- The ‘flipped’ classroom. This simply means that the focus of the class shifts from the teacher to the students. Students take on the role of presenting language or using content presented through audio or video on class. The teacher doesn’t disappear but assumes the role of facilitator, organizer, supervisor and coach.
- Giving priority to communication not accuracy. At some stage students need to move from controlled to freer practice. This means they are given the chance to use the language in a free extended form without being interrupted when they make mistakes. In other words, they try to communicate even while making mistakes and the teacher observes, helps where necessary and gives feedback on major errors once the activity is over.
- Getting students to ask questions. One of the paradigms teachers need to break is that teachers ask questions and students answer questions. If students cannot form questions, they are at a big disadvantage with the language they are learning. It is not that hard to get students to ask questions in group or pair work. All you have to do is tell them to find out about things in an information gap activity or carry out an interview where they need to get some information. Another great question-forming activity is writing questions for answers where you reverse the normal activity.
Answer: Since she was 14. Question: How long has she been at this school? / been learning English? / lived in that house?
Ah I hear you say, but what about my beginner or elementary students? Good question! I remember when I first started teaching, we used a drill to elicit questions from basic level students. It goes like this:
Teacher (pointing to photo):
Question ……. Doing …….. What ……..
Student: OK. What they doing?
Teacher: What …….. they doing?
Student 1 Hmm.
Teacher: Can someone help him?
Student 2: What are they doing?
Teacher: Good. Answer?
Student 3: They’re watching TV.
Sometimes teachers can be more effective and bolster the possibilities of learning by making some changes in the way they teach. Some of the ideas I am going to talk about come from a very interesting book: Doug Lemov: Teach like a Champion, Jossey-Bass Teacher. Interestingly, he puts the teacher right at the centre of the learning process: ‘Evidence shows that of all the variables in teaching: class size, programmes, methodology only one variable countswhat teachers do, know and care about. A child at a bad school taught by a good teacher is better off than one with a bad teacher at a good school.’ The book is actually written with general teaching in schools in mind but many of the techniques are very relevant for English Language Teaching:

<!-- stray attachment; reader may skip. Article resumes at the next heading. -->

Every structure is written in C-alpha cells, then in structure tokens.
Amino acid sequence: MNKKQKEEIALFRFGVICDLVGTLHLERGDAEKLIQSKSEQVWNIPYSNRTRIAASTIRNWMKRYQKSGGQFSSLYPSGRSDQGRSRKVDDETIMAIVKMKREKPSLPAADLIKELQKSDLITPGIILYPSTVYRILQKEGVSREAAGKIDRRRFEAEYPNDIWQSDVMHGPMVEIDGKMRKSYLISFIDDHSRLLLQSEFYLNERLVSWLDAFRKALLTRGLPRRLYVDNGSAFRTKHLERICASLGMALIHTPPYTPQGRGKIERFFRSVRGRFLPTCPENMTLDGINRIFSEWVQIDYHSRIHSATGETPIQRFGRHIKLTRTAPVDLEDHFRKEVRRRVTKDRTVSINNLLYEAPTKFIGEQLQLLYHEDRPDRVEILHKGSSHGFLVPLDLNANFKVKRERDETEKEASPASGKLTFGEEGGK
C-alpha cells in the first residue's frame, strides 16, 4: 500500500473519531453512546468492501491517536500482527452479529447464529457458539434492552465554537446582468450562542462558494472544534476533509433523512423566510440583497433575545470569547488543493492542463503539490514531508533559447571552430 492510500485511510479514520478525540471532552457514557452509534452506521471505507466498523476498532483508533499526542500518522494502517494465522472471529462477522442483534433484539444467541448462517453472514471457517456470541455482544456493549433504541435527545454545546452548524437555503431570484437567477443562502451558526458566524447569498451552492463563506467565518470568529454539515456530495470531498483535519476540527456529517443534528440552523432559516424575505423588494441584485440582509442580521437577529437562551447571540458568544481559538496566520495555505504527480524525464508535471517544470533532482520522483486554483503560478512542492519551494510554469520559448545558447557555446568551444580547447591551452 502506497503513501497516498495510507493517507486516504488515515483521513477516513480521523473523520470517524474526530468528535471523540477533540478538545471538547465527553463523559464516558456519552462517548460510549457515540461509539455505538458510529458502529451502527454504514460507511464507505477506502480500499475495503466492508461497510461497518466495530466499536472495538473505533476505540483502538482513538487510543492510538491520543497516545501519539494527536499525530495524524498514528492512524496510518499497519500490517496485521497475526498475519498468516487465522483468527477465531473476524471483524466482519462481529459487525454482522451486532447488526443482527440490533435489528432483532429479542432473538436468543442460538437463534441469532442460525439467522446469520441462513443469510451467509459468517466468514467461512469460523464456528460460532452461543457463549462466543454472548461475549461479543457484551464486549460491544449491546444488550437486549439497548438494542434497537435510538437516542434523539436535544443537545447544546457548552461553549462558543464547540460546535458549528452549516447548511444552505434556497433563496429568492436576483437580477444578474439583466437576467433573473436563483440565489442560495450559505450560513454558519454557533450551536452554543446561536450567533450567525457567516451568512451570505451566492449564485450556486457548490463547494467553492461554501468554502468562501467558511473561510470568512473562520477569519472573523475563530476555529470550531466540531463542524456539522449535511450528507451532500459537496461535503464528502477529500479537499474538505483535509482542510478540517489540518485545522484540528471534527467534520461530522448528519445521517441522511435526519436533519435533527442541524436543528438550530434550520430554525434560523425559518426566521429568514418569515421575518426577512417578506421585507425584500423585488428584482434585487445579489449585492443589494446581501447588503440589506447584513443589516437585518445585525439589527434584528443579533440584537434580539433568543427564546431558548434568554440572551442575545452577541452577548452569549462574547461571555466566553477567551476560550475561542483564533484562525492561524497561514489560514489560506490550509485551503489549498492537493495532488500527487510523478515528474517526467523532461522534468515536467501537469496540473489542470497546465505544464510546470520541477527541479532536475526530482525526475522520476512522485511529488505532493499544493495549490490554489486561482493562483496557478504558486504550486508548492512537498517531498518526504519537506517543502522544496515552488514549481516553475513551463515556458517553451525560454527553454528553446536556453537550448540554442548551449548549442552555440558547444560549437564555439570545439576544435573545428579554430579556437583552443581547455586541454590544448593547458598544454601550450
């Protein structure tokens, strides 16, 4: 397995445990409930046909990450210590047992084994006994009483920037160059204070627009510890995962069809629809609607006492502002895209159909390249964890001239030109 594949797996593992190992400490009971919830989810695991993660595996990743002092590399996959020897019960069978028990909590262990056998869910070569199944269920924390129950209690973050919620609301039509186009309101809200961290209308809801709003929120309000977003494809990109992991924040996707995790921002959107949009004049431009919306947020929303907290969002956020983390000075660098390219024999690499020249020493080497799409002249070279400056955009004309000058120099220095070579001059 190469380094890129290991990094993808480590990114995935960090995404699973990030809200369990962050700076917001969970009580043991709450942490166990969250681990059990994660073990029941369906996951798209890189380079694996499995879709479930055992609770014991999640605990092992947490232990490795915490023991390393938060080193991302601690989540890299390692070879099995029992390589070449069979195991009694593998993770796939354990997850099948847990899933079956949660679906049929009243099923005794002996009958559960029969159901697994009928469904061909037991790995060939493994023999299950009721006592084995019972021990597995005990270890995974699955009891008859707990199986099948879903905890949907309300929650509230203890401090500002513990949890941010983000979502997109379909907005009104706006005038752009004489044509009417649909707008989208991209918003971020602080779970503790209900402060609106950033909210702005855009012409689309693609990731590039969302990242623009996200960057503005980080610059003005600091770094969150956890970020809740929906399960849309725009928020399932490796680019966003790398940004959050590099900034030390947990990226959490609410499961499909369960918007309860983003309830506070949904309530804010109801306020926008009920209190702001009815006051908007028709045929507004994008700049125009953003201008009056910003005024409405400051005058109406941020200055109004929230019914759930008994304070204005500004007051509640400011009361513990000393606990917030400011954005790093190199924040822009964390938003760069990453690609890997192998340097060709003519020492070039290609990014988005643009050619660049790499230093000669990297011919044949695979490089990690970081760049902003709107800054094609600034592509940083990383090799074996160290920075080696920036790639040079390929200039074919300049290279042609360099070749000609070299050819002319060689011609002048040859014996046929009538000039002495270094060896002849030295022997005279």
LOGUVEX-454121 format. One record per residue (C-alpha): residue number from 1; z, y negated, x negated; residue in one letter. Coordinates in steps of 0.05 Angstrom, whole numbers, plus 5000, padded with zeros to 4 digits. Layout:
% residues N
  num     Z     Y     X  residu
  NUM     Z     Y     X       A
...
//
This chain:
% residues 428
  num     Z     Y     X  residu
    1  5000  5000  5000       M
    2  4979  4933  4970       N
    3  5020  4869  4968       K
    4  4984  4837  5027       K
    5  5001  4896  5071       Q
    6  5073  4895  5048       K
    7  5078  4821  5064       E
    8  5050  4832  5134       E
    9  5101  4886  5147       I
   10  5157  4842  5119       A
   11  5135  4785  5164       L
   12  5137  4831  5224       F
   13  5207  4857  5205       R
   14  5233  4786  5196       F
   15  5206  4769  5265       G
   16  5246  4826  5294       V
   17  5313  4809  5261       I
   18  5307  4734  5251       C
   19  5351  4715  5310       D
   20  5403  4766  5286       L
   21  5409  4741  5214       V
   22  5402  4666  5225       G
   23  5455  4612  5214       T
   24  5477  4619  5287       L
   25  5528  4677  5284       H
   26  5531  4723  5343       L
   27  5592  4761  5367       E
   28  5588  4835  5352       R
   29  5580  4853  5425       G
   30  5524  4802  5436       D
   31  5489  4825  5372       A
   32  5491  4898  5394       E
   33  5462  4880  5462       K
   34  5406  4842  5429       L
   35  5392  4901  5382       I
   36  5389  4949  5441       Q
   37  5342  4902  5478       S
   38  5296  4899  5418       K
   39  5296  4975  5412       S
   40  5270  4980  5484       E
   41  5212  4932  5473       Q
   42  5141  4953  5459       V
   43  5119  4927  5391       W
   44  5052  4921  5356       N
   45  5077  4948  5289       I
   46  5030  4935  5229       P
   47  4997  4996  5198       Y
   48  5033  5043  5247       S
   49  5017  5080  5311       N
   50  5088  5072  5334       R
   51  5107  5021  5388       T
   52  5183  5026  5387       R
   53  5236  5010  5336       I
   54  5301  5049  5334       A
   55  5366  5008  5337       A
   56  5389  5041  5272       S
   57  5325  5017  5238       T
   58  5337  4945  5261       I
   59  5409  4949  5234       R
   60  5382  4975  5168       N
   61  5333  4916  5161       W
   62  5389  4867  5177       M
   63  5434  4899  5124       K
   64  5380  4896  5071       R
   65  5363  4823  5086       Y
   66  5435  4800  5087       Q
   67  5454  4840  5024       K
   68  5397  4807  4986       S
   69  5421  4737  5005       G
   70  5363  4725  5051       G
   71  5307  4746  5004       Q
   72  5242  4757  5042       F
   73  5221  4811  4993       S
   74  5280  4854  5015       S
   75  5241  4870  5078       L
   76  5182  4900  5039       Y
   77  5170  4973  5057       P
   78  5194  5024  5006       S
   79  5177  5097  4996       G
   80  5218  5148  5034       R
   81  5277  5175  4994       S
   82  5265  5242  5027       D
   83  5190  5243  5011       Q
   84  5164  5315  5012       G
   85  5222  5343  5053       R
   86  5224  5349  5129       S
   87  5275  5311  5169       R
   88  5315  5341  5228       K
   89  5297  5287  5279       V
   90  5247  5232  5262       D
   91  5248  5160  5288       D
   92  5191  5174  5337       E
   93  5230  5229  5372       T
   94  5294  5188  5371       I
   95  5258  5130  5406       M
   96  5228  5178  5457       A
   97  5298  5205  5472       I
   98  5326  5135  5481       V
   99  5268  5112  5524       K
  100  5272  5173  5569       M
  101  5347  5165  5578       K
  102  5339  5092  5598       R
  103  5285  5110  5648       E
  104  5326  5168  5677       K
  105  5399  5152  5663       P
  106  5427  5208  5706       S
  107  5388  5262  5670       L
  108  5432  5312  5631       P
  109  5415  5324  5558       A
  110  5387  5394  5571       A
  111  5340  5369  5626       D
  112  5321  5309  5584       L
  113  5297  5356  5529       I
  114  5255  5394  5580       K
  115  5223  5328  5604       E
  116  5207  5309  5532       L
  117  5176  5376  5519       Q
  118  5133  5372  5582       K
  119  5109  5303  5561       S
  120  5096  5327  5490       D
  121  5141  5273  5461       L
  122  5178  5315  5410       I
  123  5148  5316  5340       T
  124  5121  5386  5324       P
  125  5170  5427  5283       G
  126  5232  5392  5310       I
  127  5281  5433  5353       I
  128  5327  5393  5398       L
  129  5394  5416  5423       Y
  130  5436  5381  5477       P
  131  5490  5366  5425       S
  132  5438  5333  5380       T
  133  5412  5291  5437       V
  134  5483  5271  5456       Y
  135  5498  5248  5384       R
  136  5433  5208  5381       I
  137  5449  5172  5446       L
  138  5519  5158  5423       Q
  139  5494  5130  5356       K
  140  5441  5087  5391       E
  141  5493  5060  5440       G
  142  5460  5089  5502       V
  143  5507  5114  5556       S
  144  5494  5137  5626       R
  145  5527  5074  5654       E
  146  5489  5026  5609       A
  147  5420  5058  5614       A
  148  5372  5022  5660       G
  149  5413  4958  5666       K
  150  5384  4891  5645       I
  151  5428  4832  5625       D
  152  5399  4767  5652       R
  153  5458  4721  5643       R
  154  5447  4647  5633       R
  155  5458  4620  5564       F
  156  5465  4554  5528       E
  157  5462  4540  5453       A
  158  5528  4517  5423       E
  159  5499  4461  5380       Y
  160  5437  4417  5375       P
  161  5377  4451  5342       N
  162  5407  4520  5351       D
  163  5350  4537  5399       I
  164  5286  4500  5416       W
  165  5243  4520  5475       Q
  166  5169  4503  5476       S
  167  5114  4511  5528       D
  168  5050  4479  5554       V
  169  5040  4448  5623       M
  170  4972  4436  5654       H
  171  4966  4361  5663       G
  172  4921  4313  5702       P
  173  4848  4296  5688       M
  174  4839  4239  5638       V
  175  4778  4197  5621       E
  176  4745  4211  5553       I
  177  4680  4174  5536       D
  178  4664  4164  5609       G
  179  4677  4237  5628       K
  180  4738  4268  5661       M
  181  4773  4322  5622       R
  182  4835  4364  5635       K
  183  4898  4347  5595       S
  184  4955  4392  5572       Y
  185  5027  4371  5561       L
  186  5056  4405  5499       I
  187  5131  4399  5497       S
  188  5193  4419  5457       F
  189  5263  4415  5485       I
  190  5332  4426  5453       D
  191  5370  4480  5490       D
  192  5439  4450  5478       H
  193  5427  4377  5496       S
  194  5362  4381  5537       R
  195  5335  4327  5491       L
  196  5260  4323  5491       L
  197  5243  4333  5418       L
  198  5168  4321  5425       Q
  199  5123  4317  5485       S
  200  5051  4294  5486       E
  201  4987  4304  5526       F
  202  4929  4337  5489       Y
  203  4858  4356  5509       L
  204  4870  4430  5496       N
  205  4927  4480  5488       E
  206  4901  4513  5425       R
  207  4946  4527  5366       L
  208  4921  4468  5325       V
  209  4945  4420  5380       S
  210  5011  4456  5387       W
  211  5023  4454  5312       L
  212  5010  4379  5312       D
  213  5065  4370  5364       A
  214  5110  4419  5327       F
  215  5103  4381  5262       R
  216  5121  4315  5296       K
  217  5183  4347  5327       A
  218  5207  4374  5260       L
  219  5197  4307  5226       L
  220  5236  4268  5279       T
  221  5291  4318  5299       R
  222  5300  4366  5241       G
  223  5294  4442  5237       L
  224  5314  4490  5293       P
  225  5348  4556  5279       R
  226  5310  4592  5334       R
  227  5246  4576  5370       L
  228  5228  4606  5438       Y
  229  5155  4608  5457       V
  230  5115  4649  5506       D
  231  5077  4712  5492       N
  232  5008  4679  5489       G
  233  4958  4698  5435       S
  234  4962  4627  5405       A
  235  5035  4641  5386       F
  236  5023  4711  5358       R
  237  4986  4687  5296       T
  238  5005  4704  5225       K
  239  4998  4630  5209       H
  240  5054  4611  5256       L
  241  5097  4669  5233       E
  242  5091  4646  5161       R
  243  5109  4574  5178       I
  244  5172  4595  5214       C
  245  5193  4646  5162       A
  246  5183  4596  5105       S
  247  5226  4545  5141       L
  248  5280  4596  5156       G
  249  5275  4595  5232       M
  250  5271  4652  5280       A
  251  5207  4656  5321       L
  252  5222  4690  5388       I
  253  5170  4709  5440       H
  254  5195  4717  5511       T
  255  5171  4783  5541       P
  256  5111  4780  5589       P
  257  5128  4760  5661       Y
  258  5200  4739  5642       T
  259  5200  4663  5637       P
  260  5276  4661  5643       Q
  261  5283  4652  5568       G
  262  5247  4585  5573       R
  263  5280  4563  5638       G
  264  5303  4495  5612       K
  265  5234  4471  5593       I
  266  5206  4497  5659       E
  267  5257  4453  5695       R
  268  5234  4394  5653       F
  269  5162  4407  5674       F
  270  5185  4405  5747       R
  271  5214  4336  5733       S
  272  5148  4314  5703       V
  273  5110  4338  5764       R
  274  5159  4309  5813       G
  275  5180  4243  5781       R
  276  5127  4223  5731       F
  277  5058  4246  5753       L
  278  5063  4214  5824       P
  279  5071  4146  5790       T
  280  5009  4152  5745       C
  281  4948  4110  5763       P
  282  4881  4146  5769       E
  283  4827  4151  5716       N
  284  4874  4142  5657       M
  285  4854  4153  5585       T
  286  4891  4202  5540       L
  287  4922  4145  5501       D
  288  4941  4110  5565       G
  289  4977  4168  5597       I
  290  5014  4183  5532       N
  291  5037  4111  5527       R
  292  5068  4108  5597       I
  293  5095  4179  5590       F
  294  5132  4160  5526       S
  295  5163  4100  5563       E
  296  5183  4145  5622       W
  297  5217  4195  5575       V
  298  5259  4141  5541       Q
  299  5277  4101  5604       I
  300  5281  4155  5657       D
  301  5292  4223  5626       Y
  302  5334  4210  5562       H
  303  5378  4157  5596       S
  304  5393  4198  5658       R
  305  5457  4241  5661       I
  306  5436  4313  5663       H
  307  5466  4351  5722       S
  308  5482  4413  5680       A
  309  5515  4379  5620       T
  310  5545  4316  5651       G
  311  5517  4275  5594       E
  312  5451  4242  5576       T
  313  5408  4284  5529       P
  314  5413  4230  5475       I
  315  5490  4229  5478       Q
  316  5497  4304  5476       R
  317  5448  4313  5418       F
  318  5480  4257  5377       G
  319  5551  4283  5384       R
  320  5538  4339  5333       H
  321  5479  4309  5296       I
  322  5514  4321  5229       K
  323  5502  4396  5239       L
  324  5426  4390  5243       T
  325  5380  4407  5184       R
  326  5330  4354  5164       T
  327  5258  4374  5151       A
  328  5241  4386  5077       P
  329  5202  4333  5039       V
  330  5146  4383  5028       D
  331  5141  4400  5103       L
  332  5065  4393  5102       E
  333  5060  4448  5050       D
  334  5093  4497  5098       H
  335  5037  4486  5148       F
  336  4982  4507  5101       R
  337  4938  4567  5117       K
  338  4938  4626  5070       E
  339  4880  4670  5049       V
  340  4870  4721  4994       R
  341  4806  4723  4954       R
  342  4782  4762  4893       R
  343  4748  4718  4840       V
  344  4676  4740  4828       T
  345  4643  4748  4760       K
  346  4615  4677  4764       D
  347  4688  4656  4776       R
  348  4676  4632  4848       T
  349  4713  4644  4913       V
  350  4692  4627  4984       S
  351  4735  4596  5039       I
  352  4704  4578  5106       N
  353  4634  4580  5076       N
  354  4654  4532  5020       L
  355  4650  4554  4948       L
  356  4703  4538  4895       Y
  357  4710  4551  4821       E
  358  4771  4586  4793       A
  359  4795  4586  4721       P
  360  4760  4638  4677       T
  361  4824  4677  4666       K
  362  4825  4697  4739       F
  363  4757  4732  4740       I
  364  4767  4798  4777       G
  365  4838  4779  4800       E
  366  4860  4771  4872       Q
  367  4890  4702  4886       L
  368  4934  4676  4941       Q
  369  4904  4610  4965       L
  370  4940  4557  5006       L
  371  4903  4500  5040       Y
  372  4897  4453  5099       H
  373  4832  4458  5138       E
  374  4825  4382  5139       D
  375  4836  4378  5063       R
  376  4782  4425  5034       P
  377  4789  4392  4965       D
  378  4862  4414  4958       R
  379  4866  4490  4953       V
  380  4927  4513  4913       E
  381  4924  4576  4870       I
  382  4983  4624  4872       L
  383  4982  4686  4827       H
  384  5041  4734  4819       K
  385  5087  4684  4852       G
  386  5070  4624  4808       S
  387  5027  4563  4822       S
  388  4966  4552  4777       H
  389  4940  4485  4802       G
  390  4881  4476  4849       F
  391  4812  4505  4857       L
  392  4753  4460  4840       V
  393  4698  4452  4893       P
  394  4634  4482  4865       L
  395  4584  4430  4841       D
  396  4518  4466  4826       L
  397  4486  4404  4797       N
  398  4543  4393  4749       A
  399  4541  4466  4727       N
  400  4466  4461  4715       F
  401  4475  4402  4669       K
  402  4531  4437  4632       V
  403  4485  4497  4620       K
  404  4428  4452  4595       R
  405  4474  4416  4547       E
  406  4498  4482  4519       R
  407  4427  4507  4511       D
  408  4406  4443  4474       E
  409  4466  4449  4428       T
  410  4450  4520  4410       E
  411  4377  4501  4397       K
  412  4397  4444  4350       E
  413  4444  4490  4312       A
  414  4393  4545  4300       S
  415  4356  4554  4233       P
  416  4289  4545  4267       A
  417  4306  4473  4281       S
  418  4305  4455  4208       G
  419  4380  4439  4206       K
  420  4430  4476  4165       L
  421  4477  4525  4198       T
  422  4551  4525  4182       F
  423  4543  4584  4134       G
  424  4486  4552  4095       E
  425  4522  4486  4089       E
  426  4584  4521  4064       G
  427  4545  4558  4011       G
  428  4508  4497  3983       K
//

- Ensure ‘wait time’ after a question and repeat the question. By waiting after you – or a student – asks a question, you give students more time to think about the answer and by waiting a few seconds you are ensuring more people are involved in trying to answer the question.
- Stand still if you want to give directions. If you are moving when you give instructions, this can be distracting. Sometimes get students to paraphrase
instructions or have them written on the board.
- Use ‘cold calling’ to involve more students. Rather than choose the students with their hands up, sometimes choose a student who has not raised their hands. That way no one can opt out.
- Students with a ‘fixed mindset’ rather than a ‘growth mindset’ lack confidence and may struggle more learning English. Praising their efforts and giving one-to-one feedback on areas of opportunity can raise motivation.
- Take advantage of ‘magic moments’ in class. Sometimes in class something will happen which isn’t in your lesson plan but is worth seizing upon. Once I was watching a primary class where the teacher was doing a lesson about Christmas celebrations. It was a perfectly good class but in one moment a little girl raised her hand and said ‘In my family, we celebrate Hanukkah!’ A magic moment had arrived!! The teacher said ‘Oh that’s nice’ and went on with the lesson. She could have used that moment to get the children to ask the girl questions about Hanukkah and look at a Jewish celebration which would widen their culture. Alas the magic moment was lost.
|Simon Brewster studied history at the University of Cambridge. He has the RSA Diploma in Teaching English as|
a Foreign Language and a Masters in Business Administration from Henley Management College. He has worked
in the UK, Italy and Mexico teaching English and history and training teachers. He has written 6 textbooks for
teaching English to adults and students in secondary and high school. He recently co-authored Stopwatch a book for
secondary students which is published by Richmond. At present, he is Deputy Director General of the Anglo Mexican